Remember in your pre child life when you were getting ready to go on a trip or holiday? You’d pack the suitcase an hour or two before you left. You’d leave the house at the time you planned on leaving the house. The car journey to your destination was usually spent singling along to Oasis: Wonderwall and eating wine gums. Wine gums that could be eaten without having to hide them down the side of the seat and sneak them into your mouth like a ninja. You might hit some traffic but who cared? You were on holiday! It would just give you longer to laugh and joke with your hubby about the fun and relaxing (oh so relaxing) time you were going to have at your destination.
We all know that holidays are very different now, but lets be honest, you need to actually get there in the first place. My least favourite mode of holiday transport is one that we take most frequently. The car. Yes its great in that you can take 207 outfits each and as many annoying Fisher Price toys (I swear if that thing chants peekaboo I see you at me one more time…) as you can ram into the car, but uh, the stress of it all. As we have just been away and this is all feeling very fresh to say the least, I thought I would share some of my personal favourite tips, so that you can ignore them like me and have a similar car journey from hell.
1. Pack with plenty of time
Think you can get away with throwing everything in a suitcase on the morning of your 6 hour car journey, for which you are planning to leave at 9am? WRONG! If sorting your stuff for a day at work/nursery/school needs to be done the night before you leave; to pack for an actual holiday? Well you need weeks of planning. Ok maybe slightly too far, but seriously you need to get your head in the game a few days before at least. Yes this might mean turning into your mother and making sure the whole family are wearing ‘non holiday’ clothes for at least the 2 days before you go, but outfit preparation for an extended duration takes serious consideration. I mean, the last thing you want is to go to pack your best tight leather trousers to take away, only to find them in the laundry bin. (Obviously I say this in jest because a) if you can still fit in leather trousers post kids you are seriously winning at life and b) can they even go in the washing machine anyway?!)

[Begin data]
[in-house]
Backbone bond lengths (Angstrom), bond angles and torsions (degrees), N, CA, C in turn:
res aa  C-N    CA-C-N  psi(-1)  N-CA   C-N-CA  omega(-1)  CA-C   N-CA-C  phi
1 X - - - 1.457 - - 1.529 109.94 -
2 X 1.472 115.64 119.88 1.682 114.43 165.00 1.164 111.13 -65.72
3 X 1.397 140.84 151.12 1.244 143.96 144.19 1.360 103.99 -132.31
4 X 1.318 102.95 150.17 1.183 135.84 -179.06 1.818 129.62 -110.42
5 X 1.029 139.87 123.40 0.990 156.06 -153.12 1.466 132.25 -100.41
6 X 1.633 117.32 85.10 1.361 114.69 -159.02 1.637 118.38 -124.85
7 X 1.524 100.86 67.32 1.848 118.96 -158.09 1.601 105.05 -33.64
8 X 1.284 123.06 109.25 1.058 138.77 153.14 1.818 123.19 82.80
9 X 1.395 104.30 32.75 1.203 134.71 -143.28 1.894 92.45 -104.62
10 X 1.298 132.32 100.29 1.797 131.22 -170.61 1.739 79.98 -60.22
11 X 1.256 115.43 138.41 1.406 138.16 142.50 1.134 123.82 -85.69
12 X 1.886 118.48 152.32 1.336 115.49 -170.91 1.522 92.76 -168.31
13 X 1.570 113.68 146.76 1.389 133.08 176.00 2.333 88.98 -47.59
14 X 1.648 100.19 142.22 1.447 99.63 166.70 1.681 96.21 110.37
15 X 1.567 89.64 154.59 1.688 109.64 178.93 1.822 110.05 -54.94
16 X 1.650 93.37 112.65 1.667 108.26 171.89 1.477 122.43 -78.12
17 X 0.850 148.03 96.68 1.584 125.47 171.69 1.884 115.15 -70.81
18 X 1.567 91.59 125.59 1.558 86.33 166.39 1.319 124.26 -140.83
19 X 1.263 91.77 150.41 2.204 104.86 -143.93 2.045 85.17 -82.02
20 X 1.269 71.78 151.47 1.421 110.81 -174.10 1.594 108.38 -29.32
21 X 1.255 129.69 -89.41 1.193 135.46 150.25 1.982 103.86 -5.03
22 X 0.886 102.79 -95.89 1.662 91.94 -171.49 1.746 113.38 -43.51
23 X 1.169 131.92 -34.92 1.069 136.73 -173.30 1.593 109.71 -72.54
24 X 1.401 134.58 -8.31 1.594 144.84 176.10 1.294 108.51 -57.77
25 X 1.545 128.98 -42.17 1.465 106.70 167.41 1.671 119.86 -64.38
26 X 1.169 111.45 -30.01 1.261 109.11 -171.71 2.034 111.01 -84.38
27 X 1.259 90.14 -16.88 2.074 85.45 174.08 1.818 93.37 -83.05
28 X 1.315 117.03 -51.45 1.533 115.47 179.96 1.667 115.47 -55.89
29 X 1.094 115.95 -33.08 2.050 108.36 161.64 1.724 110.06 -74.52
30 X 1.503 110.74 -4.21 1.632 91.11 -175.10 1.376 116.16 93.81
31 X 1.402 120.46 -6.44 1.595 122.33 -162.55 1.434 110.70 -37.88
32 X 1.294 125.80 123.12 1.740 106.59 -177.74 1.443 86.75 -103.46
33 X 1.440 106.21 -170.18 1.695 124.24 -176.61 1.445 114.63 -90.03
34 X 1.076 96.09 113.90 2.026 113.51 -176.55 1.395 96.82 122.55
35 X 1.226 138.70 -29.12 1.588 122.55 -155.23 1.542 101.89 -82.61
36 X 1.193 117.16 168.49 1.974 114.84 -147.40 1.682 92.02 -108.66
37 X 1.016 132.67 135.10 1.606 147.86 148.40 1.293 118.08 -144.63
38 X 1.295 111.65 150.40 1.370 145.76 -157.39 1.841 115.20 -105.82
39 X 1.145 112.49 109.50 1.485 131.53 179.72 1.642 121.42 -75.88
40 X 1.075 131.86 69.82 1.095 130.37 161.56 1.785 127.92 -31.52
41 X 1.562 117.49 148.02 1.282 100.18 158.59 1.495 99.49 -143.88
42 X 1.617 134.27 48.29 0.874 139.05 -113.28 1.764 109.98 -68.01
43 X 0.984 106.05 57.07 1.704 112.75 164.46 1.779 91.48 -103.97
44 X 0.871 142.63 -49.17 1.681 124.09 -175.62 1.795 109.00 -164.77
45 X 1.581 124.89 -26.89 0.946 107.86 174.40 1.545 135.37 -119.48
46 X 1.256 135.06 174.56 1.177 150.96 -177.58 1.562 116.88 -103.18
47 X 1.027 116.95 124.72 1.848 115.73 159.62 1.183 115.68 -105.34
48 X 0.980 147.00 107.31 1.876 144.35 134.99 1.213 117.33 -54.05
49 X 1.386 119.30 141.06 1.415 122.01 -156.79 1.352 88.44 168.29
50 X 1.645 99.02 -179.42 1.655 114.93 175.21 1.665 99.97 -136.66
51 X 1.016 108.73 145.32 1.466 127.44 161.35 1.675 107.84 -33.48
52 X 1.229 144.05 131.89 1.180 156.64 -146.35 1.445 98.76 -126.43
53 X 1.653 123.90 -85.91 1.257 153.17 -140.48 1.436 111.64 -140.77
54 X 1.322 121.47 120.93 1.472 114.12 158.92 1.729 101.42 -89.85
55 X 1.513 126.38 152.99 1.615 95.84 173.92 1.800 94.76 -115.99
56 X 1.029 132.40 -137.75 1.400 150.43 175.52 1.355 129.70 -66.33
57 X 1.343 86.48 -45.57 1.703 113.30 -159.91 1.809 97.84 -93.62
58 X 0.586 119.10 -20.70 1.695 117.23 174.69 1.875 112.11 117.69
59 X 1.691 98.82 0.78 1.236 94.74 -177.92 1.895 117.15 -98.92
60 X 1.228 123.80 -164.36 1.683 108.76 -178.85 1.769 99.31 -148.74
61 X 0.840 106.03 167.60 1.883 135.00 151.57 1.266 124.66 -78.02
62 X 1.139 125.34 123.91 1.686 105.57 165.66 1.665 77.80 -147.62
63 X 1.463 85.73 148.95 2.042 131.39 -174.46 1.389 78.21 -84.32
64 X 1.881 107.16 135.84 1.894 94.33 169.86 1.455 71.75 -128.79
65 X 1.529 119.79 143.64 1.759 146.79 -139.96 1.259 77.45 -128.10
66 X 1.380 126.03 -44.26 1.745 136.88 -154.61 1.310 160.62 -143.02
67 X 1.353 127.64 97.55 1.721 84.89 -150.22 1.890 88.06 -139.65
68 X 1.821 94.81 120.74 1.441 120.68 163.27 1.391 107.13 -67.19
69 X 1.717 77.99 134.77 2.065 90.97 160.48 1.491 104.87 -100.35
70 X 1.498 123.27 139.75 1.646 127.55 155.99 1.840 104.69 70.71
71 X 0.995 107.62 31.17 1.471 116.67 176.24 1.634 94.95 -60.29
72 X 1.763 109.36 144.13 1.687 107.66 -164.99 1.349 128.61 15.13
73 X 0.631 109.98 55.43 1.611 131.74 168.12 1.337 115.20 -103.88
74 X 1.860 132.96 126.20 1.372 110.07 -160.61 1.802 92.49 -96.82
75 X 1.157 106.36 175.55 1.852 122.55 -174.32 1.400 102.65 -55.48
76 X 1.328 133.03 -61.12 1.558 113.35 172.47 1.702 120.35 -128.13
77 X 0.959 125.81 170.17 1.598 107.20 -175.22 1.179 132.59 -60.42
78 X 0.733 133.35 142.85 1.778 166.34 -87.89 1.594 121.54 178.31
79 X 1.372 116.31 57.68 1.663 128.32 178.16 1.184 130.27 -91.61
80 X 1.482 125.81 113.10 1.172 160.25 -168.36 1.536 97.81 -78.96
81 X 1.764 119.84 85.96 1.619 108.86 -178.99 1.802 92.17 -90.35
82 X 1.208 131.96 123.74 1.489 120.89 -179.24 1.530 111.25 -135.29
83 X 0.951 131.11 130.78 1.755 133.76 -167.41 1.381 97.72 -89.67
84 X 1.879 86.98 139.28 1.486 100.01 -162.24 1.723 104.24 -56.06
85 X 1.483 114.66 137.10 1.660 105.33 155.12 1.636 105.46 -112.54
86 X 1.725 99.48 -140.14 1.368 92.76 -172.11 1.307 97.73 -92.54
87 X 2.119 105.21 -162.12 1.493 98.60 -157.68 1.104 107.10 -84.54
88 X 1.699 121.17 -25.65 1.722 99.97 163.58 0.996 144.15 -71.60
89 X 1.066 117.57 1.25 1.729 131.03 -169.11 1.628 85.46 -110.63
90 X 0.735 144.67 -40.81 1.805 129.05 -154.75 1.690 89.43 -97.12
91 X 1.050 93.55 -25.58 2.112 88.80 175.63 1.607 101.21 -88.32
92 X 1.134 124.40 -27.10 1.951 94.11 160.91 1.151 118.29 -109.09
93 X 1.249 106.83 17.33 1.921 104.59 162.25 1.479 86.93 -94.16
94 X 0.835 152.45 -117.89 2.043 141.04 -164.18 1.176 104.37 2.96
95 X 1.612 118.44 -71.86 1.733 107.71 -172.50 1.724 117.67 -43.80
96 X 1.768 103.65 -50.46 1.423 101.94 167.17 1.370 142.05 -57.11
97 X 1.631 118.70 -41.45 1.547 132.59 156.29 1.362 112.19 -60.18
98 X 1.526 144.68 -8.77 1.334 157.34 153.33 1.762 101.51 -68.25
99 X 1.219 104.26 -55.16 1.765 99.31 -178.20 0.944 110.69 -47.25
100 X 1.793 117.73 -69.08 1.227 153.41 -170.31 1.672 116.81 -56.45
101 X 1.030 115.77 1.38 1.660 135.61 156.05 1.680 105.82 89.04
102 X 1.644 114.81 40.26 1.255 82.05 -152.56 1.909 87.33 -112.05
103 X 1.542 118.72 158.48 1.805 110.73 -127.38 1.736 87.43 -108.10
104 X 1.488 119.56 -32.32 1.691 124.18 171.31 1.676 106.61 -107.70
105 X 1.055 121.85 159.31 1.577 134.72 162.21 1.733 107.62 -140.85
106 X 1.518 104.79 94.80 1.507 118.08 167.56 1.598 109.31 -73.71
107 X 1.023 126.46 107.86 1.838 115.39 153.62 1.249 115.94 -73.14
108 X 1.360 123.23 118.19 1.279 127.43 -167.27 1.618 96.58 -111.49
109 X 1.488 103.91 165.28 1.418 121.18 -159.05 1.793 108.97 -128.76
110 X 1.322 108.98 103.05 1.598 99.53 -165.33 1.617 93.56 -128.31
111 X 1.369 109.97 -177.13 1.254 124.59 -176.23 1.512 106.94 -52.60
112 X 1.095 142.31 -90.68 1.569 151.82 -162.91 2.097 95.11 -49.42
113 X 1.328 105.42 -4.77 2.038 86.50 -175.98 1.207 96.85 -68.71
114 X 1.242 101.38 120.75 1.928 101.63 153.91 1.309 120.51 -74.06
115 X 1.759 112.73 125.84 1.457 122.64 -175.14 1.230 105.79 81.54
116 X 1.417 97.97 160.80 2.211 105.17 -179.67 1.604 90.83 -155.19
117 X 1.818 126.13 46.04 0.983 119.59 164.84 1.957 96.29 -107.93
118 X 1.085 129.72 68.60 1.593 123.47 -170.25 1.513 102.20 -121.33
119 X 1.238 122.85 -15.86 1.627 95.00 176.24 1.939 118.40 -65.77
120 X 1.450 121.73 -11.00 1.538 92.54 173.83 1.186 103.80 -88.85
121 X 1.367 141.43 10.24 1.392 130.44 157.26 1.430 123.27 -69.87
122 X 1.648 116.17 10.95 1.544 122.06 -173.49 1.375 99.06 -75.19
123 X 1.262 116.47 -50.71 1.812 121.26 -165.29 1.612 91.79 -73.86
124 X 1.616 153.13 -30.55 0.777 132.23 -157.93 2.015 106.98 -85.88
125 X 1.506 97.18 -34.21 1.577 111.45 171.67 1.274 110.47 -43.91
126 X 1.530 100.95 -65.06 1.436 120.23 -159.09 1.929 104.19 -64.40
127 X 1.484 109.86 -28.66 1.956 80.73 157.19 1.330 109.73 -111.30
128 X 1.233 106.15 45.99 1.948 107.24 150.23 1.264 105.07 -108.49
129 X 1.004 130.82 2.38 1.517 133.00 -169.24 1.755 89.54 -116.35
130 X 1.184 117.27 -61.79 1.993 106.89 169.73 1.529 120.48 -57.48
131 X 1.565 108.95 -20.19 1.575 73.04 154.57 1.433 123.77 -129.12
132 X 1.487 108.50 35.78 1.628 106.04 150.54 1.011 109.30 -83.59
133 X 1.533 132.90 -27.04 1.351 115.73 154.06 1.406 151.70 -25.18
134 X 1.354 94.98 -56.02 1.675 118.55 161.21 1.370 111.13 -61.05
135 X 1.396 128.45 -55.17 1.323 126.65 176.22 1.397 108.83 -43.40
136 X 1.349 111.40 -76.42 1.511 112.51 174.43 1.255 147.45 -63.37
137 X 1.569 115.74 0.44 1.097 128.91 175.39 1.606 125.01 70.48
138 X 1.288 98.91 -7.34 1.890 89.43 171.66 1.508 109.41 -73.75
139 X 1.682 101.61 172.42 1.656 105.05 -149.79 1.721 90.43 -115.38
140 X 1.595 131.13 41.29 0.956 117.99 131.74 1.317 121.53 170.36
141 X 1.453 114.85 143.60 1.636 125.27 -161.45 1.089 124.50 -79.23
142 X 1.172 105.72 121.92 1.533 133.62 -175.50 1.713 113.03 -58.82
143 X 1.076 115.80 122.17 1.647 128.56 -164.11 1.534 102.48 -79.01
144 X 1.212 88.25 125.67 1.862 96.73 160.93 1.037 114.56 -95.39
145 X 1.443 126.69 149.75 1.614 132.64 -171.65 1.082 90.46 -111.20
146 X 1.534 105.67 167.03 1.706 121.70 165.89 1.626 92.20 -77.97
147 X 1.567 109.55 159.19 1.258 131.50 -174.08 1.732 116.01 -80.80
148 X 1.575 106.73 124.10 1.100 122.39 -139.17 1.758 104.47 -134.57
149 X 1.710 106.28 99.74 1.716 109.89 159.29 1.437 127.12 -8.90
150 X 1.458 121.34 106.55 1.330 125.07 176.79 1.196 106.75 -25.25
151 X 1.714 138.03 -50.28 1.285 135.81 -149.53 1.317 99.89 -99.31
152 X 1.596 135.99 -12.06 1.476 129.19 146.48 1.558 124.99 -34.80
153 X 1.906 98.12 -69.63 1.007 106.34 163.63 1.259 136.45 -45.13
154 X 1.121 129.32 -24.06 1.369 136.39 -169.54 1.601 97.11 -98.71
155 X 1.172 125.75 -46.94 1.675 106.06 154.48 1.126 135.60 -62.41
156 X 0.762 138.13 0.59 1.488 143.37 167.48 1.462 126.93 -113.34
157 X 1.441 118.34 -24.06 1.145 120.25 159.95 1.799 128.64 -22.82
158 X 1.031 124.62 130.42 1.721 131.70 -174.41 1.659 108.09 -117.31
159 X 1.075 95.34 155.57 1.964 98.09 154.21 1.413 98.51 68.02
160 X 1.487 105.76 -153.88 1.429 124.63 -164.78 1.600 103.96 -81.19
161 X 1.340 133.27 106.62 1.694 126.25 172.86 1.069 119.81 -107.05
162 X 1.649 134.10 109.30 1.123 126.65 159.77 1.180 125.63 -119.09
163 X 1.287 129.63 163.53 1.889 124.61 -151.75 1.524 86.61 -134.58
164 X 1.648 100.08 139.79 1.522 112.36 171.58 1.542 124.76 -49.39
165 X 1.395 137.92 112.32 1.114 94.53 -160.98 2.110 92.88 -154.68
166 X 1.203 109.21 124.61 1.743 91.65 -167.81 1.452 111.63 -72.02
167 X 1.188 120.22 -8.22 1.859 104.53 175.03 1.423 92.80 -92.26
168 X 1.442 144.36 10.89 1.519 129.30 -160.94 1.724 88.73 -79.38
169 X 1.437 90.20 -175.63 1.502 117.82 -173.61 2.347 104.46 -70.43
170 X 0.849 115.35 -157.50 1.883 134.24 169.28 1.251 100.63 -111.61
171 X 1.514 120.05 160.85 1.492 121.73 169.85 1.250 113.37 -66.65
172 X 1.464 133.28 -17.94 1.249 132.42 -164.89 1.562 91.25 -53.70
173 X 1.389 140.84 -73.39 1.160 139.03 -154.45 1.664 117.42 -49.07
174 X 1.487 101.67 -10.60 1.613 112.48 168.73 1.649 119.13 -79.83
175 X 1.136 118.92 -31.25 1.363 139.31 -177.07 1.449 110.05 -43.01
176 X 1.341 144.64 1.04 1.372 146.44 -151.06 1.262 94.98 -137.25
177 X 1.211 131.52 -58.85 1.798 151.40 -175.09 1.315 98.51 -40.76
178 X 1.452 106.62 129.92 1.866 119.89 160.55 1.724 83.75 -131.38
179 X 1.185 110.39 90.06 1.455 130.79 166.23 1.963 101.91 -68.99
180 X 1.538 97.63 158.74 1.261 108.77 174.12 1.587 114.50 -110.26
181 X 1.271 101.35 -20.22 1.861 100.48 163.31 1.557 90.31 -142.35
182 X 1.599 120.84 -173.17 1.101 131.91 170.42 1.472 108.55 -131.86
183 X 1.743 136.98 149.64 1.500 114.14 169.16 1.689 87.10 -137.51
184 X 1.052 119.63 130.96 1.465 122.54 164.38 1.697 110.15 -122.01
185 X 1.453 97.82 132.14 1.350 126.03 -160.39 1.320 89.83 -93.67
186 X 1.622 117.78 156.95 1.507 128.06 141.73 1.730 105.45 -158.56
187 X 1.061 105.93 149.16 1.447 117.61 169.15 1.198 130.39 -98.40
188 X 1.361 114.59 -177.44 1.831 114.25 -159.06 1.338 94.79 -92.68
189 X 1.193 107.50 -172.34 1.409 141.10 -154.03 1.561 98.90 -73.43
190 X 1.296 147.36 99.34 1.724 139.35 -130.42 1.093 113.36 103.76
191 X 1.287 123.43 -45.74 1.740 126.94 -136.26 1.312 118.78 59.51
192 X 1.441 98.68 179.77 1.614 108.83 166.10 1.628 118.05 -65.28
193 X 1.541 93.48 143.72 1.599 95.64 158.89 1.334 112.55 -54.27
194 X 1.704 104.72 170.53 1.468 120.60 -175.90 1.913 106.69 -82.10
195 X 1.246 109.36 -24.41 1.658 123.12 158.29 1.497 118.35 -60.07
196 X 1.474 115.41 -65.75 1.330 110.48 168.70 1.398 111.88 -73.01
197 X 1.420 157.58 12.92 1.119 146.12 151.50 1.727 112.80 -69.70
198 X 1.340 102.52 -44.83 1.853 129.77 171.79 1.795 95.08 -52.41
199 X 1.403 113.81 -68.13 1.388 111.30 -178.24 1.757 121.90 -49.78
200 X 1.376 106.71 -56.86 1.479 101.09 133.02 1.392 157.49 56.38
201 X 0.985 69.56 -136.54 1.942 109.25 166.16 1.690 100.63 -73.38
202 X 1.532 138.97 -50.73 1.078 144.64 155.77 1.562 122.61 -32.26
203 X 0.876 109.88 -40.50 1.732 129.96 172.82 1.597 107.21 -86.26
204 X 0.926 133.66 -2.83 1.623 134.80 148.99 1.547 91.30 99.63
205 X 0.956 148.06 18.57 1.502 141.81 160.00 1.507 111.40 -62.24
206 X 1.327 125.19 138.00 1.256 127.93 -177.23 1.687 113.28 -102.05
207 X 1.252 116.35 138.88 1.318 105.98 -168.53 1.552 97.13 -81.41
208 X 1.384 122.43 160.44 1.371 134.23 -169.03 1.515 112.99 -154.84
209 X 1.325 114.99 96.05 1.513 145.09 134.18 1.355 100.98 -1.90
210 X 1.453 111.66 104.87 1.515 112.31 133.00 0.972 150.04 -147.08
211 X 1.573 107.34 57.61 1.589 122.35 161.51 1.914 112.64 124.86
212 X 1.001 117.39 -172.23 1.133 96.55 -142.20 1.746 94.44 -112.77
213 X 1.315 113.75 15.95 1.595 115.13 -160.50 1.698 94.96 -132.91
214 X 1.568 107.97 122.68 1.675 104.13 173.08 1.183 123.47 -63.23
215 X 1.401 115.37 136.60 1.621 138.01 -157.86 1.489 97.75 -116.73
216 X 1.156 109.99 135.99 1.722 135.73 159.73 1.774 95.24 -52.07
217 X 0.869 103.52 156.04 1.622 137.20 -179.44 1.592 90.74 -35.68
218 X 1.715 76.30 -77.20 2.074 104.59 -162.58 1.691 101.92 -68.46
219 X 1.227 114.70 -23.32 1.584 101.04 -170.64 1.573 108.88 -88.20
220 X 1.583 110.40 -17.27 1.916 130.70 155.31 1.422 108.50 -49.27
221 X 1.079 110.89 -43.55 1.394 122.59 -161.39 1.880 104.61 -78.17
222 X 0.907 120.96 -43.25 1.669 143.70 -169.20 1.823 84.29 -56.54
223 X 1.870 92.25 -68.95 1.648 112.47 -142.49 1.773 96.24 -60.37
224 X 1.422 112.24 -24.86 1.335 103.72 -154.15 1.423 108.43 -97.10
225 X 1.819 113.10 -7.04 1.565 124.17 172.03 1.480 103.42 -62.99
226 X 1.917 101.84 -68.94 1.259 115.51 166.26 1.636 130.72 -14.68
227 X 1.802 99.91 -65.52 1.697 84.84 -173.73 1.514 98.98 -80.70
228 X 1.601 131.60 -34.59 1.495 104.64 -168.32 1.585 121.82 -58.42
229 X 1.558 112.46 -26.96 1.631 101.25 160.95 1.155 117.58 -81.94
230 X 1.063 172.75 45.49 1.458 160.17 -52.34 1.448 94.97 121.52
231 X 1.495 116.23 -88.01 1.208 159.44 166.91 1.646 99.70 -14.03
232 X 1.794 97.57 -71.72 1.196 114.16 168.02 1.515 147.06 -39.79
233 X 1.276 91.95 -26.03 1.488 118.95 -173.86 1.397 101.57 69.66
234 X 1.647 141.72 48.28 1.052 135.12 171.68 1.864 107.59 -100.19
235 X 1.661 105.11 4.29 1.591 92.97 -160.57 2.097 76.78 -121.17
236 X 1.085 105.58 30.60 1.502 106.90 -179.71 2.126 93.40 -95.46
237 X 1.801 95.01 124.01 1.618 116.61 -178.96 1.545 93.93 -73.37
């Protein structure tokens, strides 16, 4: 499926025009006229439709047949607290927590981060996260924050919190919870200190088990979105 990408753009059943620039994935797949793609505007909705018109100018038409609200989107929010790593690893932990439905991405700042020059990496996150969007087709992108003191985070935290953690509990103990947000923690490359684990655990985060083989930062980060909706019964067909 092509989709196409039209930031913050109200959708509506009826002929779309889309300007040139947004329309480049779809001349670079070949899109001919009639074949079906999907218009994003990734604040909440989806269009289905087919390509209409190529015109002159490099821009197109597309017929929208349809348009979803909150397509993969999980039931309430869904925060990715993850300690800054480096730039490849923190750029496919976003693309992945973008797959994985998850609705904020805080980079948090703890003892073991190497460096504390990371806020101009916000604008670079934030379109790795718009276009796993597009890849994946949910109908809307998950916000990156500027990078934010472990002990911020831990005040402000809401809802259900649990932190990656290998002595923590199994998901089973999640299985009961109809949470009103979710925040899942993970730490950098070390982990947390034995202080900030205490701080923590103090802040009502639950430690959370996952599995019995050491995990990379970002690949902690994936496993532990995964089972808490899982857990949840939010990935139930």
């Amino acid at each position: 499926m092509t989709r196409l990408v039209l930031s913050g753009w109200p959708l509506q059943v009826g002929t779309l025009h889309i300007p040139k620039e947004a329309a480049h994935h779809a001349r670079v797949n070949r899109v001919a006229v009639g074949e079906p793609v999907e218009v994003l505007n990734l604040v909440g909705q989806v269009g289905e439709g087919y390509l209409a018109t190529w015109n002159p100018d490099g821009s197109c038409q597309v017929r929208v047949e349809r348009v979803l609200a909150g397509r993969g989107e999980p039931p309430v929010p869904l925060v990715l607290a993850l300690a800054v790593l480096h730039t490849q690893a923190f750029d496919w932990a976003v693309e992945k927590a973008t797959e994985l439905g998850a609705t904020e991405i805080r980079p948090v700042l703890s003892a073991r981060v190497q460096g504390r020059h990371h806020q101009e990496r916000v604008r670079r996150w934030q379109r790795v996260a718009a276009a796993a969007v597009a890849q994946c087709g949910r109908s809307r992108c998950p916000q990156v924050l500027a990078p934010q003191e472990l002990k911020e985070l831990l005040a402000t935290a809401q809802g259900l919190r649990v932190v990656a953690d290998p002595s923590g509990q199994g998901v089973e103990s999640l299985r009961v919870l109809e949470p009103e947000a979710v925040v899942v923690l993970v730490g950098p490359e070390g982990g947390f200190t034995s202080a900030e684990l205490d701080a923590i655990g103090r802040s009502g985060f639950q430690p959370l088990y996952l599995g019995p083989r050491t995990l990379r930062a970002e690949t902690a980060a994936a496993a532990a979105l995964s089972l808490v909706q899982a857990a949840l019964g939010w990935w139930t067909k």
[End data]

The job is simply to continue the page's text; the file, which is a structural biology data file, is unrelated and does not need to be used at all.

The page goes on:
2. Pack the car up in a logical way
In our house ‘packing the car’ is one of the Hubby’s jobs. He tends to make a meal out of this particular job, presumably to give himself some time away from the chaos, in preparation for the (no doubt) tortuous journey which lay ahead. Anyway (according to hubster) there’s a fine art to it. Packing the car up incorrectly can result in a whole lot of swearing and turning the car upside down at the motorway services to find the snacks, or if you’re having a particularly bad run; the sick bowl. Although I’ll be honest with you, by the time you’ve actually made it to the services, you’re waaay too late for the sodding sick bowl anyway- your best bet is to keep your fingers crossed that Welcome Break sell anti bac wipes…
3. Invest in a roof box
This has been a bit of a lifesaver for us. Not only has it meant room for more noisy coloured plastic crap, but sometimes we can even see out the back window. Winning! Word of warning though; turns out that these things don’t fit into multi story car parks. Yeah. So we learnt that one the hard (and pretty bloody embarrassing) way…
Just take lots. These can serve both as a distraction for the boredom but also for bribery purposes. Oh and yeah, the negating hunger thing. Probably best to go easy on the sweets though. Kids on a sugar high are unlikely to adhere to my next point…
5. Try and coordinate with nap times